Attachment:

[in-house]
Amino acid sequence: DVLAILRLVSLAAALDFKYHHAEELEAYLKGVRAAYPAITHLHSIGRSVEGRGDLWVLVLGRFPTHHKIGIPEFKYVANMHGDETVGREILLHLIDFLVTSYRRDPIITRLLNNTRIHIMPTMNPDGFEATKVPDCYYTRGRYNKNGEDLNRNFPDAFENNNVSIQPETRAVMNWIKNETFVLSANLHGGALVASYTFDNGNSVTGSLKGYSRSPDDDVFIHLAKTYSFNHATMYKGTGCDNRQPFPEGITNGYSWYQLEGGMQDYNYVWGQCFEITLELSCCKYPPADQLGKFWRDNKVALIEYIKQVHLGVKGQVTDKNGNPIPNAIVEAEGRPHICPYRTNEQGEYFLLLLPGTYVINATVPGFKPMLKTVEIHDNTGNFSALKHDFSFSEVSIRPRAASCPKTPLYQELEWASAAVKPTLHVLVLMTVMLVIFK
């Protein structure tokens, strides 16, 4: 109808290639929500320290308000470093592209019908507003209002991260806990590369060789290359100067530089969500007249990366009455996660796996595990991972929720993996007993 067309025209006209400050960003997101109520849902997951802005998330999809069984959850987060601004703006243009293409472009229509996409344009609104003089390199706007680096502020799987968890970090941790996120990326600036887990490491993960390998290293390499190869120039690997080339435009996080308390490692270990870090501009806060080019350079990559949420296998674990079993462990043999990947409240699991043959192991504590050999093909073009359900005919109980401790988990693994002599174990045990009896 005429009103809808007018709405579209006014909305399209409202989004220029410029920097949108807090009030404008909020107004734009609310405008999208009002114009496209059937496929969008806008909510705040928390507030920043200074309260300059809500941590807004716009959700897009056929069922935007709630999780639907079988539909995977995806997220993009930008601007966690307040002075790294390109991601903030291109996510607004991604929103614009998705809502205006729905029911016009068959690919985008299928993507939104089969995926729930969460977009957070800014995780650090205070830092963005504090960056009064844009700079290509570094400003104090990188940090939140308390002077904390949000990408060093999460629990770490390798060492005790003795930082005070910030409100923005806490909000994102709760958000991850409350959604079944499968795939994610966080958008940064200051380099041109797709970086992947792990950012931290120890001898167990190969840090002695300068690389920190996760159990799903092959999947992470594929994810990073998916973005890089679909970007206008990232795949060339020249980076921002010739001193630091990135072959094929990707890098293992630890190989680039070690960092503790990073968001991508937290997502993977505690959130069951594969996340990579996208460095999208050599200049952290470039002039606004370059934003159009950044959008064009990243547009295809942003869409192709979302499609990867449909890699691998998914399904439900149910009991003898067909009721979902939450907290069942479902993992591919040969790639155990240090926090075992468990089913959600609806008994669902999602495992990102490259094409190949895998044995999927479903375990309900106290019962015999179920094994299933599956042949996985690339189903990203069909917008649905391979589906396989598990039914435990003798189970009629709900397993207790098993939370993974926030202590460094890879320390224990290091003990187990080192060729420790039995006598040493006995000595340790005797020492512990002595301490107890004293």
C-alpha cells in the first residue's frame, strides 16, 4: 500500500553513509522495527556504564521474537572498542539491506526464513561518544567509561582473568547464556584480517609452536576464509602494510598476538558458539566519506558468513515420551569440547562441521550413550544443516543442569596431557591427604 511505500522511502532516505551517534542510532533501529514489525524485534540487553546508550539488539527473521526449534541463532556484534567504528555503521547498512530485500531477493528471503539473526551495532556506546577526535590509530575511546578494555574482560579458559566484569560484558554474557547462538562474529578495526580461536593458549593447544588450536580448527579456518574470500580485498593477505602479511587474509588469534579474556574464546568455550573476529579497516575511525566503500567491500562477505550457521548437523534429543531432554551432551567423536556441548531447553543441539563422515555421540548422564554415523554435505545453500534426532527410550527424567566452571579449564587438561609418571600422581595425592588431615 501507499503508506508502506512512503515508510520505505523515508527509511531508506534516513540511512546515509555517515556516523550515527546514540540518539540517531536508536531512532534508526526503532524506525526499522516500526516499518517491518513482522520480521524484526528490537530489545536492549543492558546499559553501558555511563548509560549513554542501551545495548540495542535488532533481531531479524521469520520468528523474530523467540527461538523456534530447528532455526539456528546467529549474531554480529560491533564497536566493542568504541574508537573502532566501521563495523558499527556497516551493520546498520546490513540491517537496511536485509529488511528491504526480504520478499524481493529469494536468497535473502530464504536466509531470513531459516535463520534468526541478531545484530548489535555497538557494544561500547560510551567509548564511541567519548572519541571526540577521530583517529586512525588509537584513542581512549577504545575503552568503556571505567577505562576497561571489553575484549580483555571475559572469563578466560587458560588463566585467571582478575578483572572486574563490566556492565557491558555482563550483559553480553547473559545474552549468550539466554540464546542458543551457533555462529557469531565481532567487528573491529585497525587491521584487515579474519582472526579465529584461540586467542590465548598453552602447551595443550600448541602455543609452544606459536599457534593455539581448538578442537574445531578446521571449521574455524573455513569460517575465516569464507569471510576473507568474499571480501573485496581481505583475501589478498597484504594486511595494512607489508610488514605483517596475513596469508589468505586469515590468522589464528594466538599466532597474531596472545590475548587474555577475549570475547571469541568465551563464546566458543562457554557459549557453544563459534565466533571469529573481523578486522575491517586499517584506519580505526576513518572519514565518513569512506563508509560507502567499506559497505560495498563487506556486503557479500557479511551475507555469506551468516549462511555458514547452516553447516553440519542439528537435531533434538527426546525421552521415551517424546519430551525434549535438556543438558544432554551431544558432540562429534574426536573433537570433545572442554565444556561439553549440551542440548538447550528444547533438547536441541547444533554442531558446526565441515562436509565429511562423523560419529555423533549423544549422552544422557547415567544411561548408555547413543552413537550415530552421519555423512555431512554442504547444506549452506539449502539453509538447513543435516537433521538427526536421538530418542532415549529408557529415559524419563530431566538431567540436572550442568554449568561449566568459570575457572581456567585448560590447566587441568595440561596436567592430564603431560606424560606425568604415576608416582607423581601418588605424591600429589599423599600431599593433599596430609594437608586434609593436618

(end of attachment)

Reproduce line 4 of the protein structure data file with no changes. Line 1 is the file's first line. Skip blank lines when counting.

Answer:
C-alpha cells in the first residue's frame, strides 16, 4: 500500500553513509522495527556504564521474537572498542539491506526464513561518544567509561582473568547464556584480517609452536576464509602494510598476538558458539566519506558468513515420551569440547562441521550413550544443516543442569596431557591427604 511505500522511502532516505551517534542510532533501529514489525524485534540487553546508550539488539527473521526449534541463532556484534567504528555503521547498512530485500531477493528471503539473526551495532556506546577526535590509530575511546578494555574482560579458559566484569560484558554474557547462538562474529578495526580461536593458549593447544588450536580448527579456518574470500580485498593477505602479511587474509588469534579474556574464546568455550573476529579497516575511525566503500567491500562477505550457521548437523534429543531432554551432551567423536556441548531447553543441539563422515555421540548422564554415523554435505545453500534426532527410550527424567566452571579449564587438561609418571600422581595425592588431615 501507499503508506508502506512512503515508510520505505523515508527509511531508506534516513540511512546515509555517515556516523550515527546514540540518539540517531536508536531512532534508526526503532524506525526499522516500526516499518517491518513482522520480521524484526528490537530489545536492549543492558546499559553501558555511563548509560549513554542501551545495548540495542535488532533481531531479524521469520520468528523474530523467540527461538523456534530447528532455526539456528546467529549474531554480529560491533564497536566493542568504541574508537573502532566501521563495523558499527556497516551493520546498520546490513540491517537496511536485509529488511528491504526480504520478499524481493529469494536468497535473502530464504536466509531470513531459516535463520534468526541478531545484530548489535555497538557494544561500547560510551567509548564511541567519548572519541571526540577521530583517529586512525588509537584513542581512549577504545575503552568503556571505567577505562576497561571489553575484549580483555571475559572469563578466560587458560588463566585467571582478575578483572572486574563490566556492565557491558555482563550483559553480553547473559545474552549468550539466554540464546542458543551457533555462529557469531565481532567487528573491529585497525587491521584487515579474519582472526579465529584461540586467542590465548598453552602447551595443550600448541602455543609452544606459536599457534593455539581448538578442537574445531578446521571449521574455524573455513569460517575465516569464507569471510576473507568474499571480501573485496581481505583475501589478498597484504594486511595494512607489508610488514605483517596475513596469508589468505586469515590468522589464528594466538599466532597474531596472545590475548587474555577475549570475547571469541568465551563464546566458543562457554557459549557453544563459534565466533571469529573481523578486522575491517586499517584506519580505526576513518572519514565518513569512506563508509560507502567499506559497505560495498563487506556486503557479500557479511551475507555469506551468516549462511555458514547452516553447516553440519542439528537435531533434538527426546525421552521415551517424546519430551525434549535438556543438558544432554551431544558432540562429534574426536573433537570433545572442554565444556561439553549440551542440548538447550528444547533438547536441541547444533554442531558446526565441515562436509565429511562423523560419529555423533549423544549422552544422557547415567544411561548408555547413543552413537550415530552421519555423512555431512554442504547444506549452506539449502539453509538447513543435516537433521538427526536421538530418542532415549529408557529415559524419563530431566538431567540436572550442568554449568561449566568459570575457572581456567585448560590447566587441568595440561596436567592430564603431560606424560606425568604415576608416582607423581601418588605424591600429589599423599600431599593433599596430609594437608586434609593436618